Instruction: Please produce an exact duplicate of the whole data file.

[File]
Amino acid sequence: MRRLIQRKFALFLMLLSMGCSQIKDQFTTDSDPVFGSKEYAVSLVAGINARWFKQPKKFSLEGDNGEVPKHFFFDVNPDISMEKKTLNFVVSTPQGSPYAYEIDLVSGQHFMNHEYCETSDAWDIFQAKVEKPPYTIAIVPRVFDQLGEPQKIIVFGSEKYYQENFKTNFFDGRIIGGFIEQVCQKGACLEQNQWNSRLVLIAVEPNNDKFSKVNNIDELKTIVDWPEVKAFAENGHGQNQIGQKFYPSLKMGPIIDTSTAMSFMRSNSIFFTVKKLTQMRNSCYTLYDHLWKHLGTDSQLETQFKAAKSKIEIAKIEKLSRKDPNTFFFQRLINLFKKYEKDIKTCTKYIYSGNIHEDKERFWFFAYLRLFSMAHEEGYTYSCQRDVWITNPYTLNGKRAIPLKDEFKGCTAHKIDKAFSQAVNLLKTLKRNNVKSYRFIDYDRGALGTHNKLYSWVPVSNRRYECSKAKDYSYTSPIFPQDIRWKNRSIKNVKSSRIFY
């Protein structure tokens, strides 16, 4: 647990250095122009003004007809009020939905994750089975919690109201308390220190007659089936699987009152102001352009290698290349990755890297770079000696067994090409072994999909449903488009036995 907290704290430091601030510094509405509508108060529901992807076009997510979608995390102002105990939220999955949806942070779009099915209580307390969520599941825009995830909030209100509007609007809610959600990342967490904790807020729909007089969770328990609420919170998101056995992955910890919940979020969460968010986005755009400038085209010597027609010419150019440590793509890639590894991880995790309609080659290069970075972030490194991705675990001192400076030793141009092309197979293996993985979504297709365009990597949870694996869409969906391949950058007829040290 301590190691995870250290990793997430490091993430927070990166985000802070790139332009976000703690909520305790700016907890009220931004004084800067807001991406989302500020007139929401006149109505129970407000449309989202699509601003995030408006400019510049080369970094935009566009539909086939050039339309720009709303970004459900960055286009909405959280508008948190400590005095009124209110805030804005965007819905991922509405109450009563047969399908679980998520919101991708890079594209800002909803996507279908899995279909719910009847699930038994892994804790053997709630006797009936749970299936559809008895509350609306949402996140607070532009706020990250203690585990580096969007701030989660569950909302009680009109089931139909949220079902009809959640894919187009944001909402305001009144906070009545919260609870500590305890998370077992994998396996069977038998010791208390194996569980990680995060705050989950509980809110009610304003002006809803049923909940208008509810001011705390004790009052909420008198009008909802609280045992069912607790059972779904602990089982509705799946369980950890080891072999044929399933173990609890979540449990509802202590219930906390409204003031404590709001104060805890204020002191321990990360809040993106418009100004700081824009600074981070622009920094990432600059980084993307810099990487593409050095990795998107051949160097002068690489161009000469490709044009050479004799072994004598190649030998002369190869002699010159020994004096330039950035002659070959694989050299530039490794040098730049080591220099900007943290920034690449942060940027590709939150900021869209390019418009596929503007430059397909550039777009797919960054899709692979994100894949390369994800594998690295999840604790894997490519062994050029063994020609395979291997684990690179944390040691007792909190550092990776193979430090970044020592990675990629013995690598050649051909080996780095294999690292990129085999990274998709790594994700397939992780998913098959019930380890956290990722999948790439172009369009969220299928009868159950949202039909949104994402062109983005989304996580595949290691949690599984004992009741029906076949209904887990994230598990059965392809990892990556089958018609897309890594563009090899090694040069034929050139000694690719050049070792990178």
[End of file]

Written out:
Amino acid sequence: MRRLIQRKFALFLMLLSMGCSQIKDQFTTDSDPVFGSKEYAVSLVAGINARWFKQPKKFSLEGDNGEVPKHFFFDVNPDISMEKKTLNFVVSTPQGSPYAYEIDLVSGQHFMNHEYCETSDAWDIFQAKVEKPPYTIAIVPRVFDQLGEPQKIIVFGSEKYYQENFKTNFFDGRIIGGFIEQVCQKGACLEQNQWNSRLVLIAVEPNNDKFSKVNNIDELKTIVDWPEVKAFAENGHGQNQIGQKFYPSLKMGPIIDTSTAMSFMRSNSIFFTVKKLTQMRNSCYTLYDHLWKHLGTDSQLETQFKAAKSKIEIAKIEKLSRKDPNTFFFQRLINLFKKYEKDIKTCTKYIYSGNIHEDKERFWFFAYLRLFSMAHEEGYTYSCQRDVWITNPYTLNGKRAIPLKDEFKGCTAHKIDKAFSQAVNLLKTLKRNNVKSYRFIDYDRGALGTHNKLYSWVPVSNRRYECSKAKDYSYTSPIFPQDIRWKNRSIKNVKSSRIFY
């Protein structure tokens, strides 16, 4: 647990250095122009003004007809009020939905994750089975919690109201308390220190007659089936699987009152102001352009290698290349990755890297770079000696067994090409072994999909449903488009036995 907290704290430091601030510094509405509508108060529901992807076009997510979608995390102002105990939220999955949806942070779009099915209580307390969520599941825009995830909030209100509007609007809610959600990342967490904790807020729909007089969770328990609420919170998101056995992955910890919940979020969460968010986005755009400038085209010597027609010419150019440590793509890639590894991880995790309609080659290069970075972030490194991705675990001192400076030793141009092309197979293996993985979504297709365009990597949870694996869409969906391949950058007829040290 301590190691995870250290990793997430490091993430927070990166985000802070790139332009976000703690909520305790700016907890009220931004004084800067807001991406989302500020007139929401006149109505129970407000449309989202699509601003995030408006400019510049080369970094935009566009539909086939050039339309720009709303970004459900960055286009909405959280508008948190400590005095009124209110805030804005965007819905991922509405109450009563047969399908679980998520919101991708890079594209800002909803996507279908899995279909719910009847699930038994892994804790053997709630006797009936749970299936559809008895509350609306949402996140607070532009706020990250203690585990580096969007701030989660569950909302009680009109089931139909949220079902009809959640894919187009944001909402305001009144906070009545919260609870500590305890998370077992994998396996069977038998010791208390194996569980990680995060705050989950509980809110009610304003002006809803049923909940208008509810001011705390004790009052909420008198009008909802609280045992069912607790059972779904602990089982509705799946369980950890080891072999044929399933173990609890979540449990509802202590219930906390409204003031404590709001104060805890204020002191321990990360809040993106418009100004700081824009600074981070622009920094990432600059980084993307810099990487593409050095990795998107051949160097002068690489161009000469490709044009050479004799072994004598190649030998002369190869002699010159020994004096330039950035002659070959694989050299530039490794040098730049080591220099900007943290920034690449942060940027590709939150900021869209390019418009596929503007430059397909550039777009797919960054899709692979994100894949390369994800594998690295999840604790894997490519062994050029063994020609395979291997684990690179944390040691007792909190550092990776193979430090970044020592990675990629013995690598050649051909080996780095294999690292990129085999990274998709790594994700397939992780998913098959019930380890956290990722999948790439172009369009969220299928009868159950949202039909949104994402062109983005989304996580595949290691949690599984004992009741029906076949209904887990994230598990059965392809990892990556089958018609897309890594563009090899090694040069034929050139000694690719050049070792990178």